This week is central bank week as a veritable carousel of meetings takes place. The US Federal Reserve has already hinted at a further slowing of its QE buying whilst the Bank of England looks set to add to its unreliability problem. But this morning’s news applies both focus and pressure onto the ECB in Europe. Here is the German statistics office.
WIESBADEN –In November 2021 the selling prices in wholesale trade rose by 16.6% compared with November 2020. There has not been a higher annual rate of change since the beginning of the calculation of the wholesale price indices in 1962. In October 2021 and in September 2021 the annual rates of change had been +15.2% and +13.2%, respectively.
There is the shock effect of the annual number followed by noting that it is a record for a series which is nearing 50 years. That provides some food for thought in that it covers the 1970s inflation burst that we keep being promised will not be repeated. If we switch to the monthly figures we see that the growth opened the year at 2.1% and the lowest number since then has been 0.5%. It looked like there might be a fading in August when the 0.5% print occured but since then we have gone 0.8%,1.6% and now 1.3%. So yet again reality has crumbled the “transitory” claims of the central bankers. These types of series or measures are by their nature somewhat erratic but 2021 has produced and consistent drumbeat.
In terms of the detail we only get some basic information.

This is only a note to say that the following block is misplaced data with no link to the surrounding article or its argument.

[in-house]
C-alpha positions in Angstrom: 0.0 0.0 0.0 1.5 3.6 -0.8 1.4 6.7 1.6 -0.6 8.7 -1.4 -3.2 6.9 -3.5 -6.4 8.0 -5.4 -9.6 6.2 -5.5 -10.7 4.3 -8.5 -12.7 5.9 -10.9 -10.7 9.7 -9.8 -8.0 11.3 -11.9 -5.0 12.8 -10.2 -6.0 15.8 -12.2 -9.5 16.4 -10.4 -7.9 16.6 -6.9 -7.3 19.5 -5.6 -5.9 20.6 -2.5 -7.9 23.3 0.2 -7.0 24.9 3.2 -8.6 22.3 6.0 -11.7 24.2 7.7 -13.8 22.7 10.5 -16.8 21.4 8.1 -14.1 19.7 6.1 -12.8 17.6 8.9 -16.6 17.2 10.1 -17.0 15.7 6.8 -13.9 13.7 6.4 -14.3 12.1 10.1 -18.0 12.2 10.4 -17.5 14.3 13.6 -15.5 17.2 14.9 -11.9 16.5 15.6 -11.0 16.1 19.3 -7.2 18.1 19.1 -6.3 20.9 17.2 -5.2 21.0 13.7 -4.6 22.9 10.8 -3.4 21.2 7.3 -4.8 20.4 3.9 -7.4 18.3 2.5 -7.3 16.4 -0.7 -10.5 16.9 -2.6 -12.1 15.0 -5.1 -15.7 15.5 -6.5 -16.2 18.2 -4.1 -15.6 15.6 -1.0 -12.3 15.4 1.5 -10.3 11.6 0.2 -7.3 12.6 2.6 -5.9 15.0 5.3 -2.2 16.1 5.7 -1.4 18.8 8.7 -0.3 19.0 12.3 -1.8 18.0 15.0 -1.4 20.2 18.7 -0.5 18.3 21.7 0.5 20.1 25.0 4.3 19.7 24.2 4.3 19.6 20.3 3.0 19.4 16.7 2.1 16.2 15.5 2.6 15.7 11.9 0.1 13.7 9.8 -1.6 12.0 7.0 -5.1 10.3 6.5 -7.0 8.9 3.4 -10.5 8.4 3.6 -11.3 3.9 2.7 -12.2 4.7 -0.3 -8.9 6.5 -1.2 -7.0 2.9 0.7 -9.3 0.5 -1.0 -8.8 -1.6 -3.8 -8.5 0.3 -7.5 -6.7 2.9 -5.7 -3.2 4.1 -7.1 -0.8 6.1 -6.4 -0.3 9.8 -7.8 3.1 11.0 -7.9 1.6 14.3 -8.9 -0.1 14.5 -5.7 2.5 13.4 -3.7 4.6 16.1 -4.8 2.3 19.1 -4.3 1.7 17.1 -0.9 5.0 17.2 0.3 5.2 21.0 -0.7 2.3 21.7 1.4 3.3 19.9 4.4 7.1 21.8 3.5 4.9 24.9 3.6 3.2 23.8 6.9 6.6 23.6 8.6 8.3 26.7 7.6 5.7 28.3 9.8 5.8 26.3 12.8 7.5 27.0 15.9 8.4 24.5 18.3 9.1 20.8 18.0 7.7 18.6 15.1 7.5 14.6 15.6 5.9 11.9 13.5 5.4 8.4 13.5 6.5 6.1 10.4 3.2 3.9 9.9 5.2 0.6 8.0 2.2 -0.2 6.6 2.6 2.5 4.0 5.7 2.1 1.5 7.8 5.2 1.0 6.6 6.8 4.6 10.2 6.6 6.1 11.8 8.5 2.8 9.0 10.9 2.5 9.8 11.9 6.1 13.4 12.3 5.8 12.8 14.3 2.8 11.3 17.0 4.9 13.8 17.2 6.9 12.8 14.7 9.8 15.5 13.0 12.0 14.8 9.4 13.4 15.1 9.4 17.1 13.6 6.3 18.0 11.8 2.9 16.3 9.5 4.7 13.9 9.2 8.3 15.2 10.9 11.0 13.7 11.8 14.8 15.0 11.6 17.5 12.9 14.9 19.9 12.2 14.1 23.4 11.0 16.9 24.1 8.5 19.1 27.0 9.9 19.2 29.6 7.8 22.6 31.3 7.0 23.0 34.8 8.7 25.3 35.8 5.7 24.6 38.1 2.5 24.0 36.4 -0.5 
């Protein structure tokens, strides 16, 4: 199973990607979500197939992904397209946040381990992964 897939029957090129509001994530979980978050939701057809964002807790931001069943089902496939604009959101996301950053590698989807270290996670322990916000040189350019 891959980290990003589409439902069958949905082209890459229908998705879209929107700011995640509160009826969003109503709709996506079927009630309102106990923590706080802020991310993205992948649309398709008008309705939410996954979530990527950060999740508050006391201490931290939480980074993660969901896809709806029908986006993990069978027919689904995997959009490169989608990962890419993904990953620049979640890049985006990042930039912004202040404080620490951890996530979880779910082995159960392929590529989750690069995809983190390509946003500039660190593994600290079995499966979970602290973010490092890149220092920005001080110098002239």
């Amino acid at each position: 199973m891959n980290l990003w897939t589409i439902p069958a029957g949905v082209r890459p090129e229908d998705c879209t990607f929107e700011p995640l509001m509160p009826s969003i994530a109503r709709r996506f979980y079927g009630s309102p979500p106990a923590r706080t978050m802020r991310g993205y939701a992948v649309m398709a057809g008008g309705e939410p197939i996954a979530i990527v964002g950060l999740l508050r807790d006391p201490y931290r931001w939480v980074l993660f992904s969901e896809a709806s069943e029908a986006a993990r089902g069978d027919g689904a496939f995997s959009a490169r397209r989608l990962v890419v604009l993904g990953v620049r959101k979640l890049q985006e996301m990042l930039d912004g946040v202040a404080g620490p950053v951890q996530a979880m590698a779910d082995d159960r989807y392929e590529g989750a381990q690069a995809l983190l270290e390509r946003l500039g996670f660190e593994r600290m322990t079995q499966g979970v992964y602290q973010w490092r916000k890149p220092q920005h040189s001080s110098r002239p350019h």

The high rates of change for wholesale prices in annual comparison derive from increased prices for raw materials and intermediate products. The largest impact on the year-on-year price rate in wholesale trade had the increased prices for mineral oil products (+62.4%).
Last week saw some surges in power prices for next year and here is a reminder from Bloomberg.
Power prices for delivery next year surged over 15% in Germany and almost 14% in France by Wednesday’s market close as freezing weather has forced European utilities to burn more gas, coal and even oil to keep the lights on. High prices this month are spilling into futures contracts for the following years, a sign that the crunch could last longer than many expected.
In terms of numbers there was this.
German power for next year, a European benchmark, reached 192 euros ($218) a megawatt-hour, while the equivalent French contract surged to as high as 222.75 euros before closing at 222.50 euros.
This morning it is a case of higher and higher baby it’s a living thing as ELO would put it.
French Week-ahead Baseload Power Up 64.9% At 470 Eur/mwh German Week-ahead Power Up 20.4% At 295 Euros. ( @PriapusIQ )
There must be some wind in Germany but not enough. The new push looks to have been driven by yet more debate over Nordstream-2.
GERMAN FOREIGN MINISTER SAYS NORD STREAM 2 PIPELINE CANNOT BE CERTIFIED UNDER CURRENT CONDITIONS AS IT DOES NOT FULFILL EUROPEAN ENERGY RULES – PUBLIC BROADCASTER ZDF @DeltaOne)
The whole mess is feeding the inflation issue as we see that energy costs will continue to be a player in pushing it higher for both industry and the consumer. I also note that we have yet to see any particularly cold still days where the wind farms sit idle.
Also at the moment news like this makes the markets edgy.
Belarus President Again Warns Minsk Could Suspend Gas Transit To Europe In Response To New Western Sanctions – Tass ( @PriapusIQ )
There is another issue here for Germany.
WIESBADEN – Producer prices of agricultural products were 16.3% higher in October 2021 than in October 2020. The prices were up by 2.8% on September 2021.
This time we get some more detail.